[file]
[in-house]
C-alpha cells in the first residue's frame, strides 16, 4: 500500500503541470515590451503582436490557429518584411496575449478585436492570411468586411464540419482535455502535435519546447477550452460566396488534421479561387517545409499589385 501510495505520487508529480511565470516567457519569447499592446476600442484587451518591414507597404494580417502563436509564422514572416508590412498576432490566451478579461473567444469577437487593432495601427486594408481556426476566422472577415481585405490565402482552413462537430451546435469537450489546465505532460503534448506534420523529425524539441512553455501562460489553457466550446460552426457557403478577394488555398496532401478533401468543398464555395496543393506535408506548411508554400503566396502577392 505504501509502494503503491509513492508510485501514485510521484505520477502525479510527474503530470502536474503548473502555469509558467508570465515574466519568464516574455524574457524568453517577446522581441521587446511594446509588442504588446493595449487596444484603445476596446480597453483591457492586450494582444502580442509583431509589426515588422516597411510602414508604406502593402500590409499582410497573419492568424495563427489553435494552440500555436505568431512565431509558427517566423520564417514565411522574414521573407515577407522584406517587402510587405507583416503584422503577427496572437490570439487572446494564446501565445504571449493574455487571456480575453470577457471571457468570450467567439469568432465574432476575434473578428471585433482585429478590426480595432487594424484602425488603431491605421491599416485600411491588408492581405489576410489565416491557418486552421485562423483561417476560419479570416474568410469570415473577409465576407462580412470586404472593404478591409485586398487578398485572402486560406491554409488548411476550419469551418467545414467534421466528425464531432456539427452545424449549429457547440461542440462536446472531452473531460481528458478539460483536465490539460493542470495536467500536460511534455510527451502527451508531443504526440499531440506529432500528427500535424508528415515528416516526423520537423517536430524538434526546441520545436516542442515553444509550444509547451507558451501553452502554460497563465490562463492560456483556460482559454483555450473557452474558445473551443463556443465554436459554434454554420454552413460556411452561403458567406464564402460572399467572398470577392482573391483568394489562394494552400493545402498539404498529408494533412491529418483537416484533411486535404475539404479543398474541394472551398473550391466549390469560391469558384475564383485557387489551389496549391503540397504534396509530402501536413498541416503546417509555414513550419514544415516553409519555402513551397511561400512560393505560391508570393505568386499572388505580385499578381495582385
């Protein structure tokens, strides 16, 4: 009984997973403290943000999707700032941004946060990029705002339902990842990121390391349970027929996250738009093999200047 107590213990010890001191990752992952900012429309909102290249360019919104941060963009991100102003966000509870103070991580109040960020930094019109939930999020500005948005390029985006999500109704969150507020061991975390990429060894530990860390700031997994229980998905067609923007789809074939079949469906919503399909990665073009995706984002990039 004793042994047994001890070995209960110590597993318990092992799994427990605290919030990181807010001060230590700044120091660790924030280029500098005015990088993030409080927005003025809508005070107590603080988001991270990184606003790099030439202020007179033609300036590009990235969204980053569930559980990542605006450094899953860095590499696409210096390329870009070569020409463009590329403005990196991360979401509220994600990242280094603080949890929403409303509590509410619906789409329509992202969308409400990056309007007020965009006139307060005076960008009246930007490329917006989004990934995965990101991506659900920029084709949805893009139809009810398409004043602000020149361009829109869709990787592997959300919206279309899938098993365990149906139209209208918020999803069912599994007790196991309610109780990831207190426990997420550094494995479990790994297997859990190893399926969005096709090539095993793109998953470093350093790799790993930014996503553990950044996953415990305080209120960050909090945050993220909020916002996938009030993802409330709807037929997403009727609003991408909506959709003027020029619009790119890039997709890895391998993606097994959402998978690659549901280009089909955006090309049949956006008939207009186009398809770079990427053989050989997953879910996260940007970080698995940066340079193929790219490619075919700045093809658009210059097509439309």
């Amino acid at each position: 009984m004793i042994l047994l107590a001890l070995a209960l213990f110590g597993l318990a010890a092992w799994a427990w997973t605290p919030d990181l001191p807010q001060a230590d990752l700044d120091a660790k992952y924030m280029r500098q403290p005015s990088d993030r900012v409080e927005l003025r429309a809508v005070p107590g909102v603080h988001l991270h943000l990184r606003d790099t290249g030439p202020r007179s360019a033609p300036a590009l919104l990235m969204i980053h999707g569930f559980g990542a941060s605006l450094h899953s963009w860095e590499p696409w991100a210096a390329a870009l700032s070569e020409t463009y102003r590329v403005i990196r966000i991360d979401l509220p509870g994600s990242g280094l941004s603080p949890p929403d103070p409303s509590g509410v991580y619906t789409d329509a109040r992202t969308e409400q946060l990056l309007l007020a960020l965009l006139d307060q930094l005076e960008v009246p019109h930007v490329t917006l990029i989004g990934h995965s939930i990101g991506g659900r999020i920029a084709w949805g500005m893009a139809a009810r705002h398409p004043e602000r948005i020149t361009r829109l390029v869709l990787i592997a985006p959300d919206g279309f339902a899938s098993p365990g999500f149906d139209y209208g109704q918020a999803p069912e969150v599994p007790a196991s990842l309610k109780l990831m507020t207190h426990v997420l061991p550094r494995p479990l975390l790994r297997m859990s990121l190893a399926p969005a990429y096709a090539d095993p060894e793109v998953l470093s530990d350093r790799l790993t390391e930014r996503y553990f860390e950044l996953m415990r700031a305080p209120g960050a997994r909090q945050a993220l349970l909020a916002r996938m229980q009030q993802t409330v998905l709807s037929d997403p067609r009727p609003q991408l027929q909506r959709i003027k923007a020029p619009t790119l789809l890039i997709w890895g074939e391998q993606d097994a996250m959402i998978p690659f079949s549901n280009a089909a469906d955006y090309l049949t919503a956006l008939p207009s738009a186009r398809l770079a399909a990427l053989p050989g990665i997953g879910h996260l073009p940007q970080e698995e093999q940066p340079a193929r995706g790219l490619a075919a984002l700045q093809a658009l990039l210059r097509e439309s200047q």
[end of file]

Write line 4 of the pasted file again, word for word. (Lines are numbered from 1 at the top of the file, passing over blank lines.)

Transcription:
């Amino acid at each position: 009984m004793i042994l047994l107590a001890l070995a209960l213990f110590g597993l318990a010890a092992w799994a427990w997973t605290p919030d990181l001191p807010q001060a230590d990752l700044d120091a660790k992952y924030m280029r500098q403290p005015s990088d993030r900012v409080e927005l003025r429309a809508v005070p107590g909102v603080h988001l991270h943000l990184r606003d790099t290249g030439p202020r007179s360019a033609p300036a590009l919104l990235m969204i980053h999707g569930f559980g990542a941060s605006l450094h899953s963009w860095e590499p696409w991100a210096a390329a870009l700032s070569e020409t463009y102003r590329v403005i990196r966000i991360d979401l509220p509870g994600s990242g280094l941004s603080p949890p929403d103070p409303s509590g509410v991580y619906t789409d329509a109040r992202t969308e409400q946060l990056l309007l007020a960020l965009l006139d307060q930094l005076e960008v009246p019109h930007v490329t917006l990029i989004g990934h995965s939930i990101g991506g659900r999020i920029a084709w949805g500005m893009a139809a009810r705002h398409p004043e602000r948005i020149t361009r829109l390029v869709l990787i592997a985006p959300d919206g279309f339902a899938s098993p365990g999500f149906d139209y209208g109704q918020a999803p069912e969150v599994p007790a196991s990842l309610k109780l990831m507020t207190h426990v997420l061991p550094r494995p479990l975390l790994r297997m859990s990121l190893a399926p969005a990429y096709a090539d095993p060894e793109v998953l470093s530990d350093r790799l790993t390391e930014r996503y553990f860390e950044l996953m415990r700031a305080p209120g960050a997994r909090q945050a993220l349970l909020a916002r996938m229980q009030q993802t409330v998905l709807s037929d997403p067609r009727p609003q991408l027929q909506r959709i003027k923007a020029p619009t790119l789809l890039i997709w890895g074939e391998q993606d097994a996250m959402i998978p690659f079949s549901n280009a089909a469906d955006y090309l049949t919503a956006l008939p207009s738009a186009r398809l770079a399909a990427l053989p050989g990665i997953g879910h996260l073009p940007q970080e698995e093999q940066p340079a193929r995706g790219l490619a075919a984002l700045q093809a658009l990039l210059r097509e439309s200047q």